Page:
At the end of each semester, Calvert said the students receive a cookbook of the recipes they made so they can show their new skills off and re-create their favorite recipes at home.
Spring semester info and sign-ups for Walker’s EDGE clubs will be sent home on 1/27. Registration also begins on 1/27. The first club meetings will be held on 2/5. Fees are $20/semester (free for students with free/reduced lunch). For more information, check out the EDGE web site here!
Congratulations to all of our students who participated in the 2019 Walker Spelling Bee and Geography Bee. We are proud of your efforts!
All students at Walker participated in the preliminary 7 rounds and from there, nine students advanced to the final competition consisting of 9 rounds.
The finalists were fifth graders Hayes Connaughton, Cameron Steele, George Aten, and Caja Edwards. Sixth grade finalists were Felix Facteau, Tayah Shanks, Will Maurer, Sam Palmer and Jack Wielar.
Congratulations to our top finishers: 1st Place–Will Maurer, 2nd place–Jack Wielar, and 3rd place–Tayah Shanks.
10 students competed in 10 rounds in the final competition for the annual National Spelling Bee at Walker School. The finalists were students Catherine Crook, Amelia Morrison, Esme Ogden-Amt, Elaina Pierce, Kamdyn Hargrove, Anne Goodall, Griffin Lees, Caitlin King, Ryleigh Harrington, and Maya Lila S.F.
Congratulations to all who participated, especially our first place finalist, Griffin Lees, who correctly spelled the word A-B-U-N-D-A-N-C-E for the win!
The Charlottesville-Albemarle School Calendar Committee has created a draft calendar for the 2020-21 school year. The proposed calendar is nearly identical to this year’s.
Please take a minute to review the draft and share your thoughts with us.
A joint committee from Charlottesville Schools and Albemarle County Public Schools will review the feedback and then present a recommendation to the School Boards in December. After School Board consideration, a vote will be held in January.
Grammy-winning hip hop artist, Secret Agent 23 Skidoo, dropped by Walker School to lead Ms. Bohannon’s music students in a behind-the-scenes hip hop song writing workshop.
Skidoo demonstrated some of his own rhymes and beats, and then encouraged students to write their own hip hop verses. One by one (or in some cases two by two), students mustered up courage to share their own original raps to background beats booming through the auditorium.
“Learning writing and rhyming skills through music is a perfect lesson for this age group,” said Charlottesville Schools Fine Arts Coordinator Aaron Eichorst. “Through this experience, the sixth graders are learning that their voice is important, and that they can have agency over things that matter to them through creative expression.”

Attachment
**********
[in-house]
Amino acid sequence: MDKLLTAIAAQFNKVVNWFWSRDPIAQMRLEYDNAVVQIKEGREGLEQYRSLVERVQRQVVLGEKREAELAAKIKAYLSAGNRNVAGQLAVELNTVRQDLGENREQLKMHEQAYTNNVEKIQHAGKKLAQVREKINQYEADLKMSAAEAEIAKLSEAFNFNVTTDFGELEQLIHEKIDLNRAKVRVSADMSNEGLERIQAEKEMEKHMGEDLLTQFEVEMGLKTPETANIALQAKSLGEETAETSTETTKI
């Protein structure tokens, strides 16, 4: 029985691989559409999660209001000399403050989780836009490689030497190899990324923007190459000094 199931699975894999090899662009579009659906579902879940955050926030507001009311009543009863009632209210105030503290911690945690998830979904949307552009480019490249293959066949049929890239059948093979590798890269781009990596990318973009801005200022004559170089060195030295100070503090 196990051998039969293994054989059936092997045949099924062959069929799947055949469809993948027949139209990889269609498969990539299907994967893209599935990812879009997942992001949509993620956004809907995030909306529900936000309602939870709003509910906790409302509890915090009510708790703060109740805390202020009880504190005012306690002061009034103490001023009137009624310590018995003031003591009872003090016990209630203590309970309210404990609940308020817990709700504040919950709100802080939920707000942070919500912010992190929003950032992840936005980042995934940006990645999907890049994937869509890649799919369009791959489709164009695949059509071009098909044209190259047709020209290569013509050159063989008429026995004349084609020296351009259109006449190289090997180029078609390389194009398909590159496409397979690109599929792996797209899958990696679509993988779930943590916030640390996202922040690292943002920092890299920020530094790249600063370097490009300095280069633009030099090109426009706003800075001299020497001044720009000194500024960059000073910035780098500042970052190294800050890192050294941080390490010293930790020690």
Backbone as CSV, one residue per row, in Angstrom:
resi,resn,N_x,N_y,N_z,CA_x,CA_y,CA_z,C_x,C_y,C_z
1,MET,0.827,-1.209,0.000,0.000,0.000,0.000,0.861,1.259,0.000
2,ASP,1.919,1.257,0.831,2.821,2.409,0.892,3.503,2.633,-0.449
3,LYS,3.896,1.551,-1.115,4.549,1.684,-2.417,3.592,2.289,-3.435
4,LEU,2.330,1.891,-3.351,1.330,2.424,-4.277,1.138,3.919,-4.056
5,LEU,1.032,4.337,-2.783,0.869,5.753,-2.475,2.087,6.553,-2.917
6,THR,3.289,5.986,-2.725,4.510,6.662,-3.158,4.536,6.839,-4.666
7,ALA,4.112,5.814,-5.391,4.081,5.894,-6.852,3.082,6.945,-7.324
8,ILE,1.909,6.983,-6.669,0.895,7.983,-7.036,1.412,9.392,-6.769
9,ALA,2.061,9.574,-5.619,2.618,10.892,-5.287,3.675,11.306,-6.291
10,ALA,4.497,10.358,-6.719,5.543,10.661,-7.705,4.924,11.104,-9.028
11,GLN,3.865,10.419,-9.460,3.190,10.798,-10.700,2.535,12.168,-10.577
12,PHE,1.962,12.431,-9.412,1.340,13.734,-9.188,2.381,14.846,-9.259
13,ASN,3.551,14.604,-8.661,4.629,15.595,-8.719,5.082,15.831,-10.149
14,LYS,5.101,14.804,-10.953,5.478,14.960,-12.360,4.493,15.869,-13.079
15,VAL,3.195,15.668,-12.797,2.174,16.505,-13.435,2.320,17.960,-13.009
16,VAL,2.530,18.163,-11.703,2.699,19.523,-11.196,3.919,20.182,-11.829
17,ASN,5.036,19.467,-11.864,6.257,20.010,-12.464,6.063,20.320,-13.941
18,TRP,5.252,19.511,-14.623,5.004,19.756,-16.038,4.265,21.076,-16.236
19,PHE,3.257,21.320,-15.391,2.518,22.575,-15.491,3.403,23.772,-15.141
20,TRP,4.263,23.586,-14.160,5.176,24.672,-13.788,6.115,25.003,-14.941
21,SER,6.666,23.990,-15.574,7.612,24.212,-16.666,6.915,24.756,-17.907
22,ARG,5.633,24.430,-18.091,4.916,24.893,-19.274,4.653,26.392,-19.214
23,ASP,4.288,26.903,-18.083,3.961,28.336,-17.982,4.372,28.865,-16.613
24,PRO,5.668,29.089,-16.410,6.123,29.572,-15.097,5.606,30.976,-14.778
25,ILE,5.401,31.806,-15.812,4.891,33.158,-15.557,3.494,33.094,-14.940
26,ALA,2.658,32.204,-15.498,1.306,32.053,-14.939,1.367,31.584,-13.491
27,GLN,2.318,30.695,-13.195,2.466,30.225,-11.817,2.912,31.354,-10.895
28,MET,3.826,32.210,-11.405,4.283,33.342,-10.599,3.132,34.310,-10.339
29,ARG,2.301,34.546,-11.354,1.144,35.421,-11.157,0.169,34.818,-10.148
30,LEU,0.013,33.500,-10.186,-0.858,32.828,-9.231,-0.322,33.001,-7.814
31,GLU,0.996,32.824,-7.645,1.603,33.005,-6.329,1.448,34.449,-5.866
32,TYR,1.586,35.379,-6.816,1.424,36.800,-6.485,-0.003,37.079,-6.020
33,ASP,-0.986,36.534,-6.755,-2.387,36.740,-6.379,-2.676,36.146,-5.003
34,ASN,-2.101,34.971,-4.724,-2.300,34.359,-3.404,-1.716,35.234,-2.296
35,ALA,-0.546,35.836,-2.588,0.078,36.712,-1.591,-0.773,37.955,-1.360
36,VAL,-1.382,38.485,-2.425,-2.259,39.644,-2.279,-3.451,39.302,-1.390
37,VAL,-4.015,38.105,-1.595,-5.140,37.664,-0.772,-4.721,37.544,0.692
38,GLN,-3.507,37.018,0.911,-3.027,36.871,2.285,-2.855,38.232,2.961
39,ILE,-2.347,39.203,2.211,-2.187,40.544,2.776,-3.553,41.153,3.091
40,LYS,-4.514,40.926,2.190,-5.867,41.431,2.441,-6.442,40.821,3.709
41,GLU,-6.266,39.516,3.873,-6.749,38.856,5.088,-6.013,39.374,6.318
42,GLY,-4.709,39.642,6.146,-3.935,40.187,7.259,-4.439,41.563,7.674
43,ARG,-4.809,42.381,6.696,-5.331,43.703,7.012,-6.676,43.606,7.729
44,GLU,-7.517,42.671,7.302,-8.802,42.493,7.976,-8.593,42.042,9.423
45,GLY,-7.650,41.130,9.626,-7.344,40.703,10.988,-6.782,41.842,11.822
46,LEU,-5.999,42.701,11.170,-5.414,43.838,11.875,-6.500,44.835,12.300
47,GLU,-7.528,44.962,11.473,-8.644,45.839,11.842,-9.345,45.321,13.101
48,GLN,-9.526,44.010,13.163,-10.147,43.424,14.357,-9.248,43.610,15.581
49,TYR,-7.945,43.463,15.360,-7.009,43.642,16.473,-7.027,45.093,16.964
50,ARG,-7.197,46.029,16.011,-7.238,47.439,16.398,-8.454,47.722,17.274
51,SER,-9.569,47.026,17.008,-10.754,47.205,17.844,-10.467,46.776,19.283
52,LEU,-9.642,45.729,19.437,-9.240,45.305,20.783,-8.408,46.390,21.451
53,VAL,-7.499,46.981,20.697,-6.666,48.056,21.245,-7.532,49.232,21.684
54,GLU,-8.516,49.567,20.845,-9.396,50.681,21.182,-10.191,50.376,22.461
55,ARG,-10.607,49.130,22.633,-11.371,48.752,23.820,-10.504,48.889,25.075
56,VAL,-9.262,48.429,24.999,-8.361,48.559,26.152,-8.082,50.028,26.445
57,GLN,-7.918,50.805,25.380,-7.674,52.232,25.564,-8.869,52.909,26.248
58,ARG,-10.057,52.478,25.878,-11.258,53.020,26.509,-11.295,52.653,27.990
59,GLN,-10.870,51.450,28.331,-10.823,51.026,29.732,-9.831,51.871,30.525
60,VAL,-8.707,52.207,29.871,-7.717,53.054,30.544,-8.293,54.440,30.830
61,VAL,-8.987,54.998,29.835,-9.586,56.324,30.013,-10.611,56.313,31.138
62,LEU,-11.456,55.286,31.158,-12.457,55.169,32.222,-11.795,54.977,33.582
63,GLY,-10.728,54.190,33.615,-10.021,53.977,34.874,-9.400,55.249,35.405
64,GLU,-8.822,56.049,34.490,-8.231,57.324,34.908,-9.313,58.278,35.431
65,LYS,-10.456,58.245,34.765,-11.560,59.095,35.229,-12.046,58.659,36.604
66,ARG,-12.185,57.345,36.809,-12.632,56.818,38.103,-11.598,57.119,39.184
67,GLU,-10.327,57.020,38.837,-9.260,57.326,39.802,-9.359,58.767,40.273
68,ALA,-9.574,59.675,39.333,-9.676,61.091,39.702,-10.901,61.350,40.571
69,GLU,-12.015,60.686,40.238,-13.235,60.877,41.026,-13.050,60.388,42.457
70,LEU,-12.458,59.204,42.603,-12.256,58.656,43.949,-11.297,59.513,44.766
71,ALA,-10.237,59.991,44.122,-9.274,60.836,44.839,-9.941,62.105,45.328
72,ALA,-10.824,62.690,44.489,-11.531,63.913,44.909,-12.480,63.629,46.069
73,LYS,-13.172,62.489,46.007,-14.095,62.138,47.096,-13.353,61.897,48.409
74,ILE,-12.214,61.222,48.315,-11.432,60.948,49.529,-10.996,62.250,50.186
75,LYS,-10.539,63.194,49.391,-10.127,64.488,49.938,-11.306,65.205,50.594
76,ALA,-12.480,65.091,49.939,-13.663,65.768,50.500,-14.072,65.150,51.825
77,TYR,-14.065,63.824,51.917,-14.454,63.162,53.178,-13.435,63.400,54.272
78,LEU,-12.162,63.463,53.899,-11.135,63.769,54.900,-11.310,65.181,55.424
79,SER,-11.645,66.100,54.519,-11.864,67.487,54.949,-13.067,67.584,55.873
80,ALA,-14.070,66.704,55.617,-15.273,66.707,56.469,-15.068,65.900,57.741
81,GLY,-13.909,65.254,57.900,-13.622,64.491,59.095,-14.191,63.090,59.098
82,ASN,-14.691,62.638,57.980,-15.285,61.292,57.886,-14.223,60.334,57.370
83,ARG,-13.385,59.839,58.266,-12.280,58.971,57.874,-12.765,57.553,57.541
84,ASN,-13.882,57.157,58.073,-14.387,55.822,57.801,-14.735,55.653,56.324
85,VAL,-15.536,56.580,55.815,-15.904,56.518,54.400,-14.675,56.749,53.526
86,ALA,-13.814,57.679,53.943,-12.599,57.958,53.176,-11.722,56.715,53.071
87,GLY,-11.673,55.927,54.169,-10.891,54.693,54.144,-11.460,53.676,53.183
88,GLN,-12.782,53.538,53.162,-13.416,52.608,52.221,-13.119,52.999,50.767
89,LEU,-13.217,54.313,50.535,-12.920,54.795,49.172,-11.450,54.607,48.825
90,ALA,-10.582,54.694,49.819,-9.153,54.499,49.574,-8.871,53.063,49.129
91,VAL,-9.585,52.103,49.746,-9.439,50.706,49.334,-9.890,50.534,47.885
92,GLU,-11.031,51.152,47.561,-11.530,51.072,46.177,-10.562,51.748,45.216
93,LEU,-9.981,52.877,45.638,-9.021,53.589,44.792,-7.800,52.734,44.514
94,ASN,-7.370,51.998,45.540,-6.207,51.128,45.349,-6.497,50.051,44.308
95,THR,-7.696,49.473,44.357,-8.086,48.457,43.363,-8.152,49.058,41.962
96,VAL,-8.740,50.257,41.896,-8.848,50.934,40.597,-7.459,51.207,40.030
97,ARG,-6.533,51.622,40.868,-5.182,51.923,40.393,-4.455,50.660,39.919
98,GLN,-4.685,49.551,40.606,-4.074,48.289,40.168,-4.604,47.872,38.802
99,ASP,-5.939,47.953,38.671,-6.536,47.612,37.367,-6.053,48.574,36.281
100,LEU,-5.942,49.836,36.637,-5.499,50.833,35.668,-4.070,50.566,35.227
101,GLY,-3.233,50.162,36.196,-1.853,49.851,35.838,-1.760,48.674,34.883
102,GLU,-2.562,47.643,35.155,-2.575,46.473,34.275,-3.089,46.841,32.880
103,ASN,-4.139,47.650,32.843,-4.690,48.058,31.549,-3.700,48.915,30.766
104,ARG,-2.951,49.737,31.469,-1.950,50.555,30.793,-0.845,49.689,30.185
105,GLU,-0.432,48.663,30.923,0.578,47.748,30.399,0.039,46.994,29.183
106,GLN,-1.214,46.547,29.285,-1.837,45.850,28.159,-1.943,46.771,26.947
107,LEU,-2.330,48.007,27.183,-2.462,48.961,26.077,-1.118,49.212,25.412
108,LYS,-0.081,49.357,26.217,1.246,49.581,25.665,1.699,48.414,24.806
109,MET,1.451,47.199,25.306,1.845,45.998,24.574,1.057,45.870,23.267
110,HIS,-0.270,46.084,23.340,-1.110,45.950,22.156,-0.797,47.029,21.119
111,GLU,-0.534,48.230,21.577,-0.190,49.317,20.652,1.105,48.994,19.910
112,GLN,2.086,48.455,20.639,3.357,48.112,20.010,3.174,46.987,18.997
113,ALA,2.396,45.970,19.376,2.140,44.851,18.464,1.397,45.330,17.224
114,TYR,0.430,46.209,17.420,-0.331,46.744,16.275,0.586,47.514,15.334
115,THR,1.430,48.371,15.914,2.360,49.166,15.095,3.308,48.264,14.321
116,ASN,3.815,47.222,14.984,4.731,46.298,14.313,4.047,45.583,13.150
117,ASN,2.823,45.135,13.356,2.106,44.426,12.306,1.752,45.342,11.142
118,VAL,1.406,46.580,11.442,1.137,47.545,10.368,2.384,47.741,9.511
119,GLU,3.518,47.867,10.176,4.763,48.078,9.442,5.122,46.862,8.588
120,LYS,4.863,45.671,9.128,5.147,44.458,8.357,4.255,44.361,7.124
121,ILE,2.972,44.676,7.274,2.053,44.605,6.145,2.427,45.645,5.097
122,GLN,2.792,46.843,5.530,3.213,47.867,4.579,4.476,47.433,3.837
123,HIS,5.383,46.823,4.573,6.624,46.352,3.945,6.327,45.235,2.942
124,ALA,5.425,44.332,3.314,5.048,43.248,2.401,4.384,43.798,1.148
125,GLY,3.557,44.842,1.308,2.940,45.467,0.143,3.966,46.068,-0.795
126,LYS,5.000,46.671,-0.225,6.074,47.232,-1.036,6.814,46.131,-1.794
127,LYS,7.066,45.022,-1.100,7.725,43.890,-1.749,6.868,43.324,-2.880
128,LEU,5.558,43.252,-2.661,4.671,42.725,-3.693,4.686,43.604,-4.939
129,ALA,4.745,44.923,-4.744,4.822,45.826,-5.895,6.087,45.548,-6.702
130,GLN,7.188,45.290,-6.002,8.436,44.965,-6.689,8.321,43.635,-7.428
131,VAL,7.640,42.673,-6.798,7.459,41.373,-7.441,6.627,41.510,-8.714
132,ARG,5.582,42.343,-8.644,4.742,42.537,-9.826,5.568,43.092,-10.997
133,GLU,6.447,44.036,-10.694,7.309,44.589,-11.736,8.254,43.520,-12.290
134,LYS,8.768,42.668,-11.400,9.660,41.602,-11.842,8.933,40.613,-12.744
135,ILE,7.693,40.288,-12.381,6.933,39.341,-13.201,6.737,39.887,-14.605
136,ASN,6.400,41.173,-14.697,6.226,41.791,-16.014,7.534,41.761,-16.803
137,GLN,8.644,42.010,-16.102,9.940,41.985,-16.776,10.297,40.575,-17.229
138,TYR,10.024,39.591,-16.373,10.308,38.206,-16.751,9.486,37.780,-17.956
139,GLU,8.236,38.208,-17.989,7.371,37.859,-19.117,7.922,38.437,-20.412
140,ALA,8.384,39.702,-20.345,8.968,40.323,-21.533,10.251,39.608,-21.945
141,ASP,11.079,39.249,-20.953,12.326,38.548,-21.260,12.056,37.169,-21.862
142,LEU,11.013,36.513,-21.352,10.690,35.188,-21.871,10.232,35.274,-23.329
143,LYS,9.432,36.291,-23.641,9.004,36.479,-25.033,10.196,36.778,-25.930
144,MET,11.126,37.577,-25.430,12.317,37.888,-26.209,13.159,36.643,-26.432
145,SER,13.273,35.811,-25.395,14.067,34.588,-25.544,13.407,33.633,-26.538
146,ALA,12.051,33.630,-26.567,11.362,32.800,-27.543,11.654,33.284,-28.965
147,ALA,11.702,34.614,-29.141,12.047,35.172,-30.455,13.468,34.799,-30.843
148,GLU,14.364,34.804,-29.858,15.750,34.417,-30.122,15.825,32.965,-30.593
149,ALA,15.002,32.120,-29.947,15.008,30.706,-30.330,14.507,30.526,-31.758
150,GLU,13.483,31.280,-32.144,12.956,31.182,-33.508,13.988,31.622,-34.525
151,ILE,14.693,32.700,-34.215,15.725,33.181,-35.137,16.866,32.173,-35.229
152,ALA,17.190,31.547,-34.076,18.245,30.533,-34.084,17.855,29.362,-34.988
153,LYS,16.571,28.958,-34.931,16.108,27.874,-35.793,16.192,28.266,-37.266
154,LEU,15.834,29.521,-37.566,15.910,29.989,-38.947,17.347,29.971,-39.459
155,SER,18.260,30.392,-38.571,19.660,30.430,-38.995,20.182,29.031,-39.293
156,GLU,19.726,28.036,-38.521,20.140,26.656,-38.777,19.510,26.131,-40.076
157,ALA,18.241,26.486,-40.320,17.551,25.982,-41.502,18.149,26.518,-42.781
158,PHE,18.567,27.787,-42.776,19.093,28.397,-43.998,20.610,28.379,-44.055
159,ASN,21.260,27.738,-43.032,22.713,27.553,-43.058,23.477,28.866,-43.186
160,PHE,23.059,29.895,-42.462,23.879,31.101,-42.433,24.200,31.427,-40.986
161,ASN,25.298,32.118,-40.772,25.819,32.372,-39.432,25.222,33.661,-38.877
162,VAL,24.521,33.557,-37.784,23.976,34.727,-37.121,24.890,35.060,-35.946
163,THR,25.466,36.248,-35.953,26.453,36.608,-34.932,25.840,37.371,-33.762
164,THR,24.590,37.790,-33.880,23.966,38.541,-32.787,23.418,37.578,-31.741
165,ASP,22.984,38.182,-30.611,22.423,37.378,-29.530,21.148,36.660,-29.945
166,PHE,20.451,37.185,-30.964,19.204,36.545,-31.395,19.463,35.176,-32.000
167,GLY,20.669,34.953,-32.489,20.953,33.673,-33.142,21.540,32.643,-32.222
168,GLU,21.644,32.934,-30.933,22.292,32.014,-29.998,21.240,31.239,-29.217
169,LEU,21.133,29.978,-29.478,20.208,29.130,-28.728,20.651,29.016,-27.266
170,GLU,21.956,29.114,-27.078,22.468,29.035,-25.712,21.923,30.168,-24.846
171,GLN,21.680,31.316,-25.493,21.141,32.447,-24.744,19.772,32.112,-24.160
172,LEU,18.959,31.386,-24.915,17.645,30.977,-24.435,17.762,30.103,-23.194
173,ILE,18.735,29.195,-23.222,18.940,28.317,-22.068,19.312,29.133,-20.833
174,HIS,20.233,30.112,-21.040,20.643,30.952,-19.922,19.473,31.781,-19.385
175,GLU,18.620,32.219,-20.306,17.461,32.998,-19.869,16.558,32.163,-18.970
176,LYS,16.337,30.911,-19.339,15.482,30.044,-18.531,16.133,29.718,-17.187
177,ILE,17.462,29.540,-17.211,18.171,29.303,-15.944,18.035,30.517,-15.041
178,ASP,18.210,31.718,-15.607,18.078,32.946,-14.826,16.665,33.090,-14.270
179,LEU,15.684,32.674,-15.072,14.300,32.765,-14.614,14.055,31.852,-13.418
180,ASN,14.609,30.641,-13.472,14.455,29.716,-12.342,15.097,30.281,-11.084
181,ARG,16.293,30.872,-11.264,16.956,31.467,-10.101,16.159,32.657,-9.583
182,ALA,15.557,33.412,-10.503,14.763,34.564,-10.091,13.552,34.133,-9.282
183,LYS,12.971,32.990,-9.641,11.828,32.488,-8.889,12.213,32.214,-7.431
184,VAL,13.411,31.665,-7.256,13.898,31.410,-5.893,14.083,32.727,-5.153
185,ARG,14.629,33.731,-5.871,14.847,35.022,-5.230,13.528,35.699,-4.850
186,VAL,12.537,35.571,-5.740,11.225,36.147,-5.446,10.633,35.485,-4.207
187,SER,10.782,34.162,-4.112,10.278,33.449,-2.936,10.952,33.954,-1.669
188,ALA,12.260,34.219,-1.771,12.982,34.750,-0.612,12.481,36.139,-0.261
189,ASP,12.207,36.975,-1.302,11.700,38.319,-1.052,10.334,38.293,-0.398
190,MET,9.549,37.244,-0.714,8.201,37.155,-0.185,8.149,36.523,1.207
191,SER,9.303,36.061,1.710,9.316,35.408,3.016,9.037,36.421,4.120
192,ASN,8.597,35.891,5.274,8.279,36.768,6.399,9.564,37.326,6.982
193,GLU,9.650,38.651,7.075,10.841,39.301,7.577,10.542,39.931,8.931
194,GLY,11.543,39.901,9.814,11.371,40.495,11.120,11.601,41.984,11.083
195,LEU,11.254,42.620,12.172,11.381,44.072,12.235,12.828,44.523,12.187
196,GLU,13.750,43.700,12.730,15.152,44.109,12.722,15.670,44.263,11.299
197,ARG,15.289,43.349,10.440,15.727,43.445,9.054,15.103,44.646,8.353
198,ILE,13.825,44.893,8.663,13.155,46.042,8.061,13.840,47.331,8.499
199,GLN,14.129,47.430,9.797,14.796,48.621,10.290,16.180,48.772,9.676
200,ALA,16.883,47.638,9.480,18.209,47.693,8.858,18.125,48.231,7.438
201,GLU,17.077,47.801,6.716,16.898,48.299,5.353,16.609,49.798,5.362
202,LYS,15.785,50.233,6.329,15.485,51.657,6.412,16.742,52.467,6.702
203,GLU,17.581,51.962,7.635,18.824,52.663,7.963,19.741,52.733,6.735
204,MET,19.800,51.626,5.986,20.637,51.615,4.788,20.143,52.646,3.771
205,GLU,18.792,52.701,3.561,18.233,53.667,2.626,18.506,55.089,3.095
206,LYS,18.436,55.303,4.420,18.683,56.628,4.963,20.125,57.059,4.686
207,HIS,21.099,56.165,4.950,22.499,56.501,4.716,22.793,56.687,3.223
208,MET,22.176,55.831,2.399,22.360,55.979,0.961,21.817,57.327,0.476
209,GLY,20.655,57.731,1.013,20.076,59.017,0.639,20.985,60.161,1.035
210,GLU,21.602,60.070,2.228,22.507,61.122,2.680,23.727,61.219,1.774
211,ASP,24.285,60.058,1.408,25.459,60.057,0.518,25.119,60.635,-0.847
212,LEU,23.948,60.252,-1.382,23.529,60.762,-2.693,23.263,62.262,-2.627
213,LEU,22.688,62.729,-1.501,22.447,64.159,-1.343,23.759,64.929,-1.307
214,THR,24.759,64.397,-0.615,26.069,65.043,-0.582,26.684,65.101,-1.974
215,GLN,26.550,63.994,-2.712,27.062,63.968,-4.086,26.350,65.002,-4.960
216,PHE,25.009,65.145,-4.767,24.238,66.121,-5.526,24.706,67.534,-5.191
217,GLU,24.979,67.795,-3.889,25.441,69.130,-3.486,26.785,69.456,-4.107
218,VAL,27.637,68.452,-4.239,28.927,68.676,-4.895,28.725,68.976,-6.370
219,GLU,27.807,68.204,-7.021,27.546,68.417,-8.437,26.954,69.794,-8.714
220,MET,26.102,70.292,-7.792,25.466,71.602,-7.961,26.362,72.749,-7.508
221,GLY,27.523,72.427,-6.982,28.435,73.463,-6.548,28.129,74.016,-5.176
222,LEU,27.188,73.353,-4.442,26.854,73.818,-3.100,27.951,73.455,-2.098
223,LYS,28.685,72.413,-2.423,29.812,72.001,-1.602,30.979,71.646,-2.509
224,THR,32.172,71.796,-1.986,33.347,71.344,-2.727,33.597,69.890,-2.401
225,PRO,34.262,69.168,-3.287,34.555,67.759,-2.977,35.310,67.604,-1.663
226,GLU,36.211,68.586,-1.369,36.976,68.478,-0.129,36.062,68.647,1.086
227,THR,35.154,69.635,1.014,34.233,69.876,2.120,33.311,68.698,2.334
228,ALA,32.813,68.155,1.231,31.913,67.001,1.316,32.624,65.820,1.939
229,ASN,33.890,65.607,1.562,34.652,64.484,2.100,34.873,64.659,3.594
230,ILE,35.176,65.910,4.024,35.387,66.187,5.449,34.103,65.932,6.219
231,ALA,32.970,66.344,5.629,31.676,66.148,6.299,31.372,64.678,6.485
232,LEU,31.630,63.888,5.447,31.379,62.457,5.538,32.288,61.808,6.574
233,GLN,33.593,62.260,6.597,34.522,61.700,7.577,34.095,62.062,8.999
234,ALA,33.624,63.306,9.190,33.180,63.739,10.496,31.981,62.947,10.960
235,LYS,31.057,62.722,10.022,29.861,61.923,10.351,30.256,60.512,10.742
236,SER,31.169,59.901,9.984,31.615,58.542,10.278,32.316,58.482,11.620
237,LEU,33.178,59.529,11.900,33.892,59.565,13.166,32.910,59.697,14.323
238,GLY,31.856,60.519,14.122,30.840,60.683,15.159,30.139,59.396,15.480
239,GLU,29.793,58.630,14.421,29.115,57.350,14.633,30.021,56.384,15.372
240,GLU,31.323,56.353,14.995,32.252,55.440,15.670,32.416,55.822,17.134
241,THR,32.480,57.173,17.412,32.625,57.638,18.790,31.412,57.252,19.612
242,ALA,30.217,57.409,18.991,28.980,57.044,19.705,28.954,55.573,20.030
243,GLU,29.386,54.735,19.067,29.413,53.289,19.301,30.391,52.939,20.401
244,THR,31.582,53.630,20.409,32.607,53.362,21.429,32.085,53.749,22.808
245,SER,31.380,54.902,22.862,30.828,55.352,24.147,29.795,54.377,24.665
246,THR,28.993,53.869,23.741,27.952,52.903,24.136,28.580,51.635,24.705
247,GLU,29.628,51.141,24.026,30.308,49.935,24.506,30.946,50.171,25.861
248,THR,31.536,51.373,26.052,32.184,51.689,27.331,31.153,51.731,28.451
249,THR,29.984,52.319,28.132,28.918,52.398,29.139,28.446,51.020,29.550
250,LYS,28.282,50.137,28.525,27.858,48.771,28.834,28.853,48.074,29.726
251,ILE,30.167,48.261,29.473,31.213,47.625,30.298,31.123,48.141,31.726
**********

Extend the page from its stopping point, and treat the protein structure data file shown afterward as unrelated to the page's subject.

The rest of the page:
The workshop is part of a larger educational experience for area youth provided by the Paramount Arts Education Program. Nearly 400 city sixth graders, along with other area youth, attended the Secret Agent 23 Skidoo performance at The Paramount. The concert was one of eleven live arts performances scheduled for area students during the 2019-20 school year. Read more about the performance at The Paramount here.
“Through our partnership with The Paramount Theater, our students are able to experience meaningful opportunities through live fine arts year after year,” said Eichorst. “For many of them, visiting the beautifully restored historic Paramount Theater with their classmates is their first experience seeing live music, dance, storytelling, or theater.”
See photo album of the workshop here.
Read more about the visit, including details from the live performance at The Paramount here.
With sophisticated instrumental funk and positive, witty wordplay, Secret Agent 23 Skidoo has earned a loyal national following. His latest album, Wake Up The Dream is an Amazon Original Album described as a “funk-filled trip through your subconscious.” 2016’s space-themed Infinity Plus One took home music’s biggest prize at the 59th GRAMMY Awards for Best Children’s Album of the Year. Positive themes of empowerment, love, imaginations set loose, hope, ambitions, and dreams run through 23 Skidoo’s extensive catalog. For more, visit the web site.
The Paramount Arts Education Program is committed to presenting the finest arts education performances for area school children. The support and generosity of their Arts Education Partners allows The Paramount to make these programs accessible to ALL children in Central Virginia by offering performances at a reduced cost or free of charge. Over 195,000 students and teachers from all over the region have attended a live performance at The Paramount since 2004. For more, visit the web site.